Choosing the right school for your child

| September 11, 2018

Sending children to a new school is always a little nerve wracking – whether your child is moving from kinder to primary school or from primary to high school.

This can lead to us doubting our own ability to choose the right school. But if we trust ourselves and do a little research it needn’t be that scary.

There is no such thing as the ‘perfect’ school, but there is a good ‘fit’ with schools. So think about what might help your child feel they ‘belong’.

Keeping a few simple points in mind can help make the process less daunting:

  • figure out what is important to your family,
  • try to remain objective when listening to everyone’s school stories, and
  • go local if possible.

First, start by thinking about your own family values. What does your family actually want from a school? Is a thriving arts programme important? Would you like your child to be able to walk to school? Does your child have special needs that you would like supported? Do you have a particular educational philosophy that is important to your family?

Establishing these ideas before you head off to school open days, or start listening to the other parents in the school yard grapevine, will help you make the right choice for your family.

It’s also important to try not to get too involved with the school yard grapevine. Remember what one family is seeking in a school, another may be trying to avoid. It is always tempting to listen other families’ experiences, but remember they don’t know your child the way you do.

And don’t get too caught up worrying about the type of school (state, catholic, or independent). There is no evidence to suggest that students who attend different types of schools generally do better or worse in their educational outcomes. If you’d like to read more about this, a good place to start is this paper or this one.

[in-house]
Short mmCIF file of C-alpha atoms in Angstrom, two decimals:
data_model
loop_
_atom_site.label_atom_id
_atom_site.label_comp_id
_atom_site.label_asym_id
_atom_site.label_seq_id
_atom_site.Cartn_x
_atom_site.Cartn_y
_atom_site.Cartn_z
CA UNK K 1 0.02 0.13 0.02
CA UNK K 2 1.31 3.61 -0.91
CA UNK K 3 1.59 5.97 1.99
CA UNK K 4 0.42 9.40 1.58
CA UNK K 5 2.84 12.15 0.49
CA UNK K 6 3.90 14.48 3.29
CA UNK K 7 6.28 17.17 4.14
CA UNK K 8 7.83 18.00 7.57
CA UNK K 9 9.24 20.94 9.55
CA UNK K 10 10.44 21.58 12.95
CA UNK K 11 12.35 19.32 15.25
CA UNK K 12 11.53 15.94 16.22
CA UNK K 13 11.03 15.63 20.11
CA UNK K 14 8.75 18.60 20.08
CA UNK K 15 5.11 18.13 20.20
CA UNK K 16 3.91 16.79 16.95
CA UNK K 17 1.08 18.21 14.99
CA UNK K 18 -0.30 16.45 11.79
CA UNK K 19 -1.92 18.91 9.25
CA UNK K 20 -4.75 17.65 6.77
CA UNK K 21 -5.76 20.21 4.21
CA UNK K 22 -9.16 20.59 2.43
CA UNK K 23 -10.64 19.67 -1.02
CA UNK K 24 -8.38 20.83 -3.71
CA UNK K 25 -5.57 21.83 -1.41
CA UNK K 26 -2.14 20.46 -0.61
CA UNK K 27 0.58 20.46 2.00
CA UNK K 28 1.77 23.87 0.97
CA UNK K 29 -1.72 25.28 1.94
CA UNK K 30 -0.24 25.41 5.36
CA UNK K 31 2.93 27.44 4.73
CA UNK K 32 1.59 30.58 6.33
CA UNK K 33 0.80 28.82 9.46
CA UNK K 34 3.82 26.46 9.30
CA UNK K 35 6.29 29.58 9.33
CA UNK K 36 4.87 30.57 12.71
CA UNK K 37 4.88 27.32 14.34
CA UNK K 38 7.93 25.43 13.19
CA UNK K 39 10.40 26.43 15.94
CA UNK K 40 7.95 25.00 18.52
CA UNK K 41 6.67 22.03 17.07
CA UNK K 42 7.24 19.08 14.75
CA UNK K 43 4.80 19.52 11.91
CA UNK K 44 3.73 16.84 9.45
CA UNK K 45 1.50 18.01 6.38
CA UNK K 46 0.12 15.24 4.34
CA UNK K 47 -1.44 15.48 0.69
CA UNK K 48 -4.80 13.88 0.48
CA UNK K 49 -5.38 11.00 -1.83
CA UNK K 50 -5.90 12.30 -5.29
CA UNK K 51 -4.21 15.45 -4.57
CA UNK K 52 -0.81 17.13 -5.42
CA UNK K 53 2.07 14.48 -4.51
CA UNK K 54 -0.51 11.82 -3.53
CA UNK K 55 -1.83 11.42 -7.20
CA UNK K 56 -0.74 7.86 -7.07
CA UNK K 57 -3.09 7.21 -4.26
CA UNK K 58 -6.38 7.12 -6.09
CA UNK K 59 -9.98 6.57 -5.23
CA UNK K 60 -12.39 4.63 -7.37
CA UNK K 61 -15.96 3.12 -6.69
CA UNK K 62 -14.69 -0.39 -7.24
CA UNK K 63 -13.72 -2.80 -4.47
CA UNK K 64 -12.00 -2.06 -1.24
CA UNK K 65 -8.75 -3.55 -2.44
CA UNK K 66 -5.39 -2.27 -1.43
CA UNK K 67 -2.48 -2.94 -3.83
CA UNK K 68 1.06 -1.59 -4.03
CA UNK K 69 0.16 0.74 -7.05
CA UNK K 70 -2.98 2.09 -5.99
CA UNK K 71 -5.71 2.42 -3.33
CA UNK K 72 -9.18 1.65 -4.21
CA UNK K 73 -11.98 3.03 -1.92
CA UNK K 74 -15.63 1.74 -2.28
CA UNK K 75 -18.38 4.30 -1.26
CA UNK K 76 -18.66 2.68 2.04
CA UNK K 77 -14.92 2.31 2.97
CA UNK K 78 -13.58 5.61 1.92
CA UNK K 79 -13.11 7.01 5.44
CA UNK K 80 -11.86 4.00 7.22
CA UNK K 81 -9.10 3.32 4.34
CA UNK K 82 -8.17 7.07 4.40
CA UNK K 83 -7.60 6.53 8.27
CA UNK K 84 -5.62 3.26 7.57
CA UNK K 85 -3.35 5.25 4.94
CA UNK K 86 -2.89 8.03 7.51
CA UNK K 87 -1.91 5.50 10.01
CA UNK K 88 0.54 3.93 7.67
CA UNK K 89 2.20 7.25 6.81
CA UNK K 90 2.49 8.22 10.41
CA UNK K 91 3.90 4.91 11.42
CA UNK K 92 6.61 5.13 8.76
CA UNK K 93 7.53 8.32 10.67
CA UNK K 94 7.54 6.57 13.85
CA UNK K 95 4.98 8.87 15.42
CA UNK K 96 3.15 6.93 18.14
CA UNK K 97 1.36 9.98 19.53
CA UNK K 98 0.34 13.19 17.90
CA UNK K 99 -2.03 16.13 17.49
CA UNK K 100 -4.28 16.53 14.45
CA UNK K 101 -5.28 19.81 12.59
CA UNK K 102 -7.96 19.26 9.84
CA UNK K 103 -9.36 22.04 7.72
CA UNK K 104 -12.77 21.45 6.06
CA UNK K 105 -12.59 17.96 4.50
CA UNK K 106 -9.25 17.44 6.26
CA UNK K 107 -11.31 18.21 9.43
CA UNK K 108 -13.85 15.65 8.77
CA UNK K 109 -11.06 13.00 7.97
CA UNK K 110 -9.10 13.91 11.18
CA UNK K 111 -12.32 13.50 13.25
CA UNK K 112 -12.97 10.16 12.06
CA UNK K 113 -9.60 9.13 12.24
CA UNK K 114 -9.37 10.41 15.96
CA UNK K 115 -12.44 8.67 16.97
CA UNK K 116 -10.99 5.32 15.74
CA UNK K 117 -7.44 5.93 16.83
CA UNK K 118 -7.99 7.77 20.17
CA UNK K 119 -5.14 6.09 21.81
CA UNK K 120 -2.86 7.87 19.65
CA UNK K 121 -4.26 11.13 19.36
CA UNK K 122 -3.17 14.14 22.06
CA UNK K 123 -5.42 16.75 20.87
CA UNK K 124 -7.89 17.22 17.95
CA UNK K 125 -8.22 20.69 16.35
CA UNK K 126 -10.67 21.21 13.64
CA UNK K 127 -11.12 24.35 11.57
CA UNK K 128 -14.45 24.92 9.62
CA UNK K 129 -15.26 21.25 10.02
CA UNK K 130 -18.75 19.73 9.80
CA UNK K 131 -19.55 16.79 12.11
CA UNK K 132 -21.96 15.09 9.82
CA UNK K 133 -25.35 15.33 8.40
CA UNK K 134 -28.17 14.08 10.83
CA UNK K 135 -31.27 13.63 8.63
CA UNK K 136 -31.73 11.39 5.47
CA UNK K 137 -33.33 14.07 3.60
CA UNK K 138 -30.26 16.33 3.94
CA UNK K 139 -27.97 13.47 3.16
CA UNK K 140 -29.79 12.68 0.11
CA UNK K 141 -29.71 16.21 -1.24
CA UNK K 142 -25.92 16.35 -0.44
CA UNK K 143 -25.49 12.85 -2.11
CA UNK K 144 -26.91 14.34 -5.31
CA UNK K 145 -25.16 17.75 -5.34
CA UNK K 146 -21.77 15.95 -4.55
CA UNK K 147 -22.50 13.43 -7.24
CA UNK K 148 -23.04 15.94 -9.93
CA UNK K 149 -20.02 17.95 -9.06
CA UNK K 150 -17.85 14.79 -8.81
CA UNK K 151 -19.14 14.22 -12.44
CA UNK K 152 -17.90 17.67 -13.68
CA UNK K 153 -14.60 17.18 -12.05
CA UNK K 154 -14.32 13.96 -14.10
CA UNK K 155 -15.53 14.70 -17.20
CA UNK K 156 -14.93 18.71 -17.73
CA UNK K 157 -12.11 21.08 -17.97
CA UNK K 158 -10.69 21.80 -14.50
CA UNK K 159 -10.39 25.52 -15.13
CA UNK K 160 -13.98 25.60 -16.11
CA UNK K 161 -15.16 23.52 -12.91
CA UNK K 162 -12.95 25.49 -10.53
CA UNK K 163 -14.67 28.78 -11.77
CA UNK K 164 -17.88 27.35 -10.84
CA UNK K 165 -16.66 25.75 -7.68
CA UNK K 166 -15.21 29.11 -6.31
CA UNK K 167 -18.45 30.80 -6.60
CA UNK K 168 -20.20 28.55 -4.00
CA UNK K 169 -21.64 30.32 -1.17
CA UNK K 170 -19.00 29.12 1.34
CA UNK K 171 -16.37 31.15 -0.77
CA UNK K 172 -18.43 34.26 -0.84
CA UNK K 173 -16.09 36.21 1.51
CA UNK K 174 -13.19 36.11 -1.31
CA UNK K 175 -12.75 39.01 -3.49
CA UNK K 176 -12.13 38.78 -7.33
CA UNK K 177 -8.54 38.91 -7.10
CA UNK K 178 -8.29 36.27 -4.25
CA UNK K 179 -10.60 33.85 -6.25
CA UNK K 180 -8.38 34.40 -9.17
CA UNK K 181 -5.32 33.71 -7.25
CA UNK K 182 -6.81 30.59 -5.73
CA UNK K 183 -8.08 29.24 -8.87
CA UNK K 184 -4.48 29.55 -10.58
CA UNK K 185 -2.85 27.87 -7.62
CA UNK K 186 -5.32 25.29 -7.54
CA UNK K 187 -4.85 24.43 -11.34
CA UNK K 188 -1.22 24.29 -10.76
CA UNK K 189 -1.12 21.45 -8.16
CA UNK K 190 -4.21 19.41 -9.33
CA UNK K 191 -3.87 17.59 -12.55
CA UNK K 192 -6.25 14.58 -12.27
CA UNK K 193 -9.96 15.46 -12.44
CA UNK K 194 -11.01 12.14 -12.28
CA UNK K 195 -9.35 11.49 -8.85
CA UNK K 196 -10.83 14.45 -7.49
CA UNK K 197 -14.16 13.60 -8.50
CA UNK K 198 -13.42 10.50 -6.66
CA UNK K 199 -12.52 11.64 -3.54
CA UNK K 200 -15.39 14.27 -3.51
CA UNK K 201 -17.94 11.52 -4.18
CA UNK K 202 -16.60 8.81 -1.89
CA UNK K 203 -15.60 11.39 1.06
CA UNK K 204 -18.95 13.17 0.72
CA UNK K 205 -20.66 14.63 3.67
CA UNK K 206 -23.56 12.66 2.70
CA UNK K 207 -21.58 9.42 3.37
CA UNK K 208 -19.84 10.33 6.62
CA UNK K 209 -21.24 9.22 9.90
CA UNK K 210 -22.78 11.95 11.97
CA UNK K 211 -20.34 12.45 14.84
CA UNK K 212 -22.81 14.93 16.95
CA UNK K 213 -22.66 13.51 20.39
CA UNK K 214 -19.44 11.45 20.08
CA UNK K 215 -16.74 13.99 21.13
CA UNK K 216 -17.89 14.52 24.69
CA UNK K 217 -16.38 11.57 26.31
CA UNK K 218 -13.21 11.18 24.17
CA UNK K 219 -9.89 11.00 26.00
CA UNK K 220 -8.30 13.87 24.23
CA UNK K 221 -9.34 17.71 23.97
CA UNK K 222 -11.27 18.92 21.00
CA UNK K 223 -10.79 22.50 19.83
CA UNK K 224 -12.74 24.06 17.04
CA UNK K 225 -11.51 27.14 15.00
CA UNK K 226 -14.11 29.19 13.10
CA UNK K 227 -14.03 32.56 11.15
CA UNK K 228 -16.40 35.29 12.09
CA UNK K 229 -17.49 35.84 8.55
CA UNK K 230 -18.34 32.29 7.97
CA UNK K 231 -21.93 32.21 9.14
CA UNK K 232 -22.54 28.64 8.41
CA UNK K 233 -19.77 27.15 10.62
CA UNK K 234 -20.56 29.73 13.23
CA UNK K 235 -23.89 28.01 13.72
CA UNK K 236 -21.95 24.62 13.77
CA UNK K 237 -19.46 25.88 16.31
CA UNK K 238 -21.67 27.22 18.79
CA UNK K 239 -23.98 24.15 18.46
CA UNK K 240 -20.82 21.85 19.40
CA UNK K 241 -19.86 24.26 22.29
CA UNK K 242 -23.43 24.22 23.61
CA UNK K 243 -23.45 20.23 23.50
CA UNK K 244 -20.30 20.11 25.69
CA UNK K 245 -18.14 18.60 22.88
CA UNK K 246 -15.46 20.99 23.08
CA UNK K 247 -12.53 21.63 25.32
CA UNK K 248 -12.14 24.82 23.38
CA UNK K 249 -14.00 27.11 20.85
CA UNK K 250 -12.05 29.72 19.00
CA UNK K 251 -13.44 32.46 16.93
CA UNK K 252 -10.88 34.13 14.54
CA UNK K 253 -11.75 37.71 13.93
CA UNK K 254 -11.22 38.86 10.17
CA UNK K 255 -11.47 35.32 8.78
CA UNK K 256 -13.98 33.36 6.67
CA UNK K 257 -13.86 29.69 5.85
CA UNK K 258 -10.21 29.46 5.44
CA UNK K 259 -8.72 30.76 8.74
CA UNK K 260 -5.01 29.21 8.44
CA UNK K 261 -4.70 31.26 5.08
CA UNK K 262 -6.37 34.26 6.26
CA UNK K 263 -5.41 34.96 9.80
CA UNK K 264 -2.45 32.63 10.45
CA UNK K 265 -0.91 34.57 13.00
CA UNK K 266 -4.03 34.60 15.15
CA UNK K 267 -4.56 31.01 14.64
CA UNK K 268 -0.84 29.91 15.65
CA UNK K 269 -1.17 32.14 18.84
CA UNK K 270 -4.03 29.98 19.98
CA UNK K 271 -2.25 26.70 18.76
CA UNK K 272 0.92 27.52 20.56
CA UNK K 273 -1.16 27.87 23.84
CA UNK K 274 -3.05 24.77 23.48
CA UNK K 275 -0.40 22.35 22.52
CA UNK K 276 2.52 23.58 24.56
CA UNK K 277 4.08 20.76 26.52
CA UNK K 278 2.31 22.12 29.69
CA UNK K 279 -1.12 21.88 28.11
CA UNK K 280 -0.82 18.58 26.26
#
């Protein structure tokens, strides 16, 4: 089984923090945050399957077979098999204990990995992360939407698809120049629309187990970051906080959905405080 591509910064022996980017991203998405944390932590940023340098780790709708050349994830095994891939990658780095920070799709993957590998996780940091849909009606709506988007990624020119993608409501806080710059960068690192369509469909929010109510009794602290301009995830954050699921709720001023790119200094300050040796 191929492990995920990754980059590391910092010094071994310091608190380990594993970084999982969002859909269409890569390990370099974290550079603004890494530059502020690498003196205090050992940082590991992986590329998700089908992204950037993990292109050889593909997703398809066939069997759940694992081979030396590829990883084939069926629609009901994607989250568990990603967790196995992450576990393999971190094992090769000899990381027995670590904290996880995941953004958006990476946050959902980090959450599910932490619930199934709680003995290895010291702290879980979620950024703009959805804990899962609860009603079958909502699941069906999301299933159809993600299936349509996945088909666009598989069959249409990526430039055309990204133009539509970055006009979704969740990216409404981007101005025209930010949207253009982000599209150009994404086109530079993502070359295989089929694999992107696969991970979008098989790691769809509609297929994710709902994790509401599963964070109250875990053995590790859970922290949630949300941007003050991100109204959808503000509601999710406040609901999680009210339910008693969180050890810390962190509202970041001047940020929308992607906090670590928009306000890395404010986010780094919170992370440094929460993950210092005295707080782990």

So, unless there is a specific reason for choosing a school (like your religious belief), ‘local first’ is a good mantra.

Heading to your local school helps you get more involved in your community, get to know other families in the area, and ultimately means your children can be more independent and physically active as they can travel to each other’s homes or school on foot or bicycle.

So we have our shortlist. Now what?

Once you’ve narrowed down your list of schools, what should you look out for? Here are my top tips, tricks and tools:

Go to the school. Attend open day, meet the teachers and the principal and watch how they interact with students. While you are there watch how the students move around the school, deal with each other, and greet their teachers. If you live close by and have the time, walk past during lunchtime to see how the students are interacting.

On your visit look at the environment, not the buildings. Check out the classroom walls – can you see students’ work, or evidence of the school’s ethos? It can also be a good idea to check out the children’s toilets; after all your child needs to feel comfortable to go to the loo each day!

Consider the size of the school. You might feel like your child will get lost in a large school, but the bigger the school, the more options available in the senior years. Smaller secondary schools can struggle to offer a wide variety of subject choices or other senior certificate options. Larger primary schools can often employ specialist teachers to teach the arts, sports, sciences, languages and keep the library open at lunchtime.

Have a look at the MySchool website and read the school profile. This is where the school will state its beliefs. They might talk about social responsibility or their curriculum provision. From this you can get a sense of what the school values and offers which may help you to make your decision.

If you get the chance ask a couple of key questions. One of my favourite questions is: “If my child starts to fall behind academically, or behaviourally, what supports would you put in place?” This gives you a sense of what the school does above and beyond the classroom to make sure every child is valued.

In secondary schools, ask about senior certificates on offer. If the school only offers the Victorian Certificate of Education this might mean that when your child gets a bit older and shows an interest in vocational training subjects (VET) they may have to move to another school.

Ultimately try not to get overwhelmed by the different options.

And remember, if for some reason your first choice doesn’t work out, you can always change school. Moving school is detrimental if you do it frequently, but if you happen to move a couple of times, it’s not a disaster.

This article was published by Pursuit.

 

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Nicky Dulfer

Dr. Nicky Dulfer is a Senior Lecturer at the Graduate School of Education in the University of Melbourne. Her research expertise include issues of inequality and pedagogy within Secondary education and the International Baccalaureate.